Food security 

EU-Asia Cooperation in Sustainable Food Systems

Ensure equal access to healthy, safe and nutritious food for all. 

On March 31st, 2023, I had the honour of delivering the closing remarks at the EU-India Region Dialogue on Sustainable Food Systems held at the Sheraton Hotel in New Delhi. This workshop was part of a series of regional workshops funded by the European Commission's Service for Foreign Policy Instruments (FPI) under the project supporting the Farm to Fork Strategy (F2F). The Farm to Fork Strategy is the European Union's comprehensive plan to address food challenges, proposing pathways for change towards sustainability, encompassing environmental, health, social, and economic benefits.

During the workshop, esteemed speakers from the EU, India, Bangladesh, Sri Lanka, Nepal, and Bhutan gathered to exchange insights on shared challenges, best practices, and strategies for achieving sustainable food systems. We fostered dialogues between the EU and neighbouring countries of India, engaging in discussions on critical topics such as soil health and organic production, sustainable use of pesticides and antimicrobials, and food loss and waste.

The concept of sustainable food systems goes beyond mere production methods, encompassing a range of nutrition challenges, including undernutrition and hunger. Additionally, new and diverse forms of malnutrition, such as food-borne non-communicable diseases like cancer, obesity, and cardiovascular conditions, pose significant pressure on individuals and healthcare systems. Countries in the region share similar concerns about the environmental impacts of agriculture and farming, as well as issues related to food security, nutritious diets, and the reduction of food waste.

The disruptions caused by the COVID-19 pandemic, the Ukraine crisis, and ongoing extreme weather conditions due to climate change have profoundly affected global food supply chains and communities worldwide, leading to increased risks of food insecurity and related health threats, including hunger and obesity. Furthermore, current food production, transportation, and processing methods are major contributors to global warming, accounting for 21-37% of greenhouse gas emissions attributed to food chains.

In Europe, citizens express concerns about climate change and biodiversity loss, while in Asia, similar concerns are complemented by specific issues related to economic development, export capacity, and organic production.

India has already implemented several sustainable measures along the food chain, aligning with the EU's "farm to fork" strategy. Initiatives like the National Mission for Sustainable Agriculture and UN SDG commitments to food and nutrition security demonstrate India's commitment to sustainability. In 2016, Sikkim became the world's first state to adopt a 100% organic policy, eliminating the use of chemical fertilizers and pesticides. However, India faces challenges in addressing food loss and waste across the supply chain, with an estimated 68,760,163 tonnes of food waste per year by Indian households alone. To overcome these issues, India needs to define and cover terms like "food fraud," establish a nodal agency for the organic sector, and invest in technologies to enhance traceability in the supply chain. In addition, in Sri Lanka, policymakers need to focus on developing the organic products market, not only for export but also for the domestic market. In Bhutan, there is a need to transition agriculture policies from subsistence farming to a commercial system, which would improve and increase rural income.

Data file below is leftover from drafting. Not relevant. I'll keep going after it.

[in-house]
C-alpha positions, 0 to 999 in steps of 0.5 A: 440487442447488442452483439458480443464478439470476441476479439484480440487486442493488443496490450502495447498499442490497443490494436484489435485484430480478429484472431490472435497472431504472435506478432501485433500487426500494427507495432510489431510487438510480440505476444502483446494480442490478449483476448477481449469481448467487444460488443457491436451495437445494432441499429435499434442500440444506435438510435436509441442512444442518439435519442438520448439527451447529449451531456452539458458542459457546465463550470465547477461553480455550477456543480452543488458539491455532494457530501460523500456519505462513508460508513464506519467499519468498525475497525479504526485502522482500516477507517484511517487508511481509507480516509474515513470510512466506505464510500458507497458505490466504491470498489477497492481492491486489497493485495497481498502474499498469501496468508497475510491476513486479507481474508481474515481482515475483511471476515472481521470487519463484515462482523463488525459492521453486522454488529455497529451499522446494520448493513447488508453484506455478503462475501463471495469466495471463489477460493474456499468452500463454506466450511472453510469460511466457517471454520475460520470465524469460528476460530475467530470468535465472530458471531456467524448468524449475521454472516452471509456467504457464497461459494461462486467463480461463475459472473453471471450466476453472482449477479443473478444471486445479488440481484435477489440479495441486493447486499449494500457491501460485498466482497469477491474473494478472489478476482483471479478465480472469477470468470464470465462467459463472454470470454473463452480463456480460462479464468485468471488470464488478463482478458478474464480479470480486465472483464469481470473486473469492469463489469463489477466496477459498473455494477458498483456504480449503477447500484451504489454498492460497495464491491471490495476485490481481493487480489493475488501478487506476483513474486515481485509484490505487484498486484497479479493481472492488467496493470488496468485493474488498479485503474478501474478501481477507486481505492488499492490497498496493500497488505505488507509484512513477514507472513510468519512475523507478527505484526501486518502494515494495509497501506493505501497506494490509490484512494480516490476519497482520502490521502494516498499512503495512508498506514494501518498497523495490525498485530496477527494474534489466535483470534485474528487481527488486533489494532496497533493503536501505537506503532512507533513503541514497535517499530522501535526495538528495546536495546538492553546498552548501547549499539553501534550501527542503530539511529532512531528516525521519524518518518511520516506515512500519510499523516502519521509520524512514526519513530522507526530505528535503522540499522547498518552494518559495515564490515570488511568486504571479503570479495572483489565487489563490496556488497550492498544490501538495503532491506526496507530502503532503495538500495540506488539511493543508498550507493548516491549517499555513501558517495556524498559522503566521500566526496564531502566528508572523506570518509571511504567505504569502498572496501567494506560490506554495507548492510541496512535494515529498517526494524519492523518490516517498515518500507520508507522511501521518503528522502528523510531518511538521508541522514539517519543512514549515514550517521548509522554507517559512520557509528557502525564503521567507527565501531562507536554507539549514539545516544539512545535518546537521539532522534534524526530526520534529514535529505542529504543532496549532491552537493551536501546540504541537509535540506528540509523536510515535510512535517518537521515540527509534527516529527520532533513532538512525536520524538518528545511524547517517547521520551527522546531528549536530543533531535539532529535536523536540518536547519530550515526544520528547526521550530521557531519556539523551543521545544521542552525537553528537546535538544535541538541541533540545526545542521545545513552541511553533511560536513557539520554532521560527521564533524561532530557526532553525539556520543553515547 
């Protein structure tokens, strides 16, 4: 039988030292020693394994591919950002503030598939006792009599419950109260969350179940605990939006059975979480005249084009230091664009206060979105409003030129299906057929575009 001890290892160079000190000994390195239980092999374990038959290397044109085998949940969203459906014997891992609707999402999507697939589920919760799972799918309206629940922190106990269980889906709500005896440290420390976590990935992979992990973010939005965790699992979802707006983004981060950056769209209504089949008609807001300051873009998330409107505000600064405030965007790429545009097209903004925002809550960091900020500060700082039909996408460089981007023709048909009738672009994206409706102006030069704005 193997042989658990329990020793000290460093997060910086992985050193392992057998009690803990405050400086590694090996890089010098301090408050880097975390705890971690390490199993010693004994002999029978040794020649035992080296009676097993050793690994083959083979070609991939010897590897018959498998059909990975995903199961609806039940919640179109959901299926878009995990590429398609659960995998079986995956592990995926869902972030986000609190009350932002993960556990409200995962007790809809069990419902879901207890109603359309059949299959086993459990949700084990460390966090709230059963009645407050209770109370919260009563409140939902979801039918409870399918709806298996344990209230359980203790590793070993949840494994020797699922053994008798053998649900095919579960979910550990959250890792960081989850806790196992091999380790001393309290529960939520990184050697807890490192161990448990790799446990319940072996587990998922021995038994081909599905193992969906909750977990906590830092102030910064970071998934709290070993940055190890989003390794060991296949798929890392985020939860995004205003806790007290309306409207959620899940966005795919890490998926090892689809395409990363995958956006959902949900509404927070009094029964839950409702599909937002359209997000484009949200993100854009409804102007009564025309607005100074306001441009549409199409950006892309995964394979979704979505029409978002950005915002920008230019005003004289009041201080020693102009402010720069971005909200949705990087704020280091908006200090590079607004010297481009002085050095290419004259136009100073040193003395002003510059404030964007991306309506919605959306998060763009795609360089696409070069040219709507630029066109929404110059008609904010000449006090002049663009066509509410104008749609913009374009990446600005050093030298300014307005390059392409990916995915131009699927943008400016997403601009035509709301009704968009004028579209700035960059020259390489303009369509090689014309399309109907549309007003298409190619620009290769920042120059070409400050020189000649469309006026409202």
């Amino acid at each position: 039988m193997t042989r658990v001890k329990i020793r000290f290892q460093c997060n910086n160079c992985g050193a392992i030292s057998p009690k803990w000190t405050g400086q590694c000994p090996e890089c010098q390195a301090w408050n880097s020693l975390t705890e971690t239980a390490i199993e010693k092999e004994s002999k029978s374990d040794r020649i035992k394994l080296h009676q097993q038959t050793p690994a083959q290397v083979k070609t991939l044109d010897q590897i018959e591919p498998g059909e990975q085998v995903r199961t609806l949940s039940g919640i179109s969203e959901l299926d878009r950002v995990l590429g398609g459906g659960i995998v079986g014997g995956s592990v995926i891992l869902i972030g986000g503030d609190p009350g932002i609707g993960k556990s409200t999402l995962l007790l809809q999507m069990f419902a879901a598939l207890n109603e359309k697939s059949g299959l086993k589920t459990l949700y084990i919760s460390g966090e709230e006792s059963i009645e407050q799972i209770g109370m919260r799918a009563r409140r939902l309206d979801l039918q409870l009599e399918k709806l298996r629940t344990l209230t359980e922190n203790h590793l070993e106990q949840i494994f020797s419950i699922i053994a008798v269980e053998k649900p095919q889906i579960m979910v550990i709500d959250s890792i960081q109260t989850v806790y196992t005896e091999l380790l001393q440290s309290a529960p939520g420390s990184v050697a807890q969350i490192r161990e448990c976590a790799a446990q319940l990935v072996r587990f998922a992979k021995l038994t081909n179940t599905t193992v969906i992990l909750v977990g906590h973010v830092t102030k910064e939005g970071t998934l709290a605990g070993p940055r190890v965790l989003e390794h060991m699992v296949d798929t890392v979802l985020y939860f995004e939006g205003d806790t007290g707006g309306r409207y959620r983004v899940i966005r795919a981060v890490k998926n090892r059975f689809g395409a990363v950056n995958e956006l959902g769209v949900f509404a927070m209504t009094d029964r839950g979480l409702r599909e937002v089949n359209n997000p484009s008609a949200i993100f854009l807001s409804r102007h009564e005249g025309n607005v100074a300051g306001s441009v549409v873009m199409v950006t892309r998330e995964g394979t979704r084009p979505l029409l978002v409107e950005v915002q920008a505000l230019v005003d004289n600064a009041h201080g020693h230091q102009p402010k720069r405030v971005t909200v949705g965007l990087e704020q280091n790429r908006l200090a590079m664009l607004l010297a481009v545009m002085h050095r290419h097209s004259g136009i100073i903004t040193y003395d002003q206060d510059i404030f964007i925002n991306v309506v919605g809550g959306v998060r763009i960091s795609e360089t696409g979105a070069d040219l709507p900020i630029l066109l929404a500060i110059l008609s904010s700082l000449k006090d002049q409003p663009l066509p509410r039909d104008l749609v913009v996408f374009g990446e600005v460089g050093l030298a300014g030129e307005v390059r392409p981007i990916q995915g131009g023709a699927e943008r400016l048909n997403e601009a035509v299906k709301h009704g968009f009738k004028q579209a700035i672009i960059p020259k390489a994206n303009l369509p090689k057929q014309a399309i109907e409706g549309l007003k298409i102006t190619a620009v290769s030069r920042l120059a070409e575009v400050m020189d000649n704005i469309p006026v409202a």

The EU's Farm to Fork Strategy aims to achieve a neutral or positive environmental impact on food production, ensure food security and public health, and maintain food affordability. Significant commitments include a 50% reduction in the overall use and risk of chemical pesticides and hazardous pesticides, a 20% reduction in the use of fertilizers, a 50% reduction in sales of antimicrobials for farmed animals and in aquaculture, and an objective to have at least 25% of the EU's agricultural land under organic farming.

Ambitious actions and commitments have been proposed to transform the Farm to Fork Strategy into global standards for competitive sustainability, protecting human and planetary health, and safeguarding the livelihoods of all actors in the food value chain. While global awareness is increasing, and commitments have been made, there is an urgent need for swift and decisive action to promote worldwide cooperation and coordination. The recommendations put forth in the region align with the sustainability policies being developed, and cooperation between nations will pave the way for future collaborative efforts. Finally, addressing the issue requires holistic and long-term measures from all partners involved.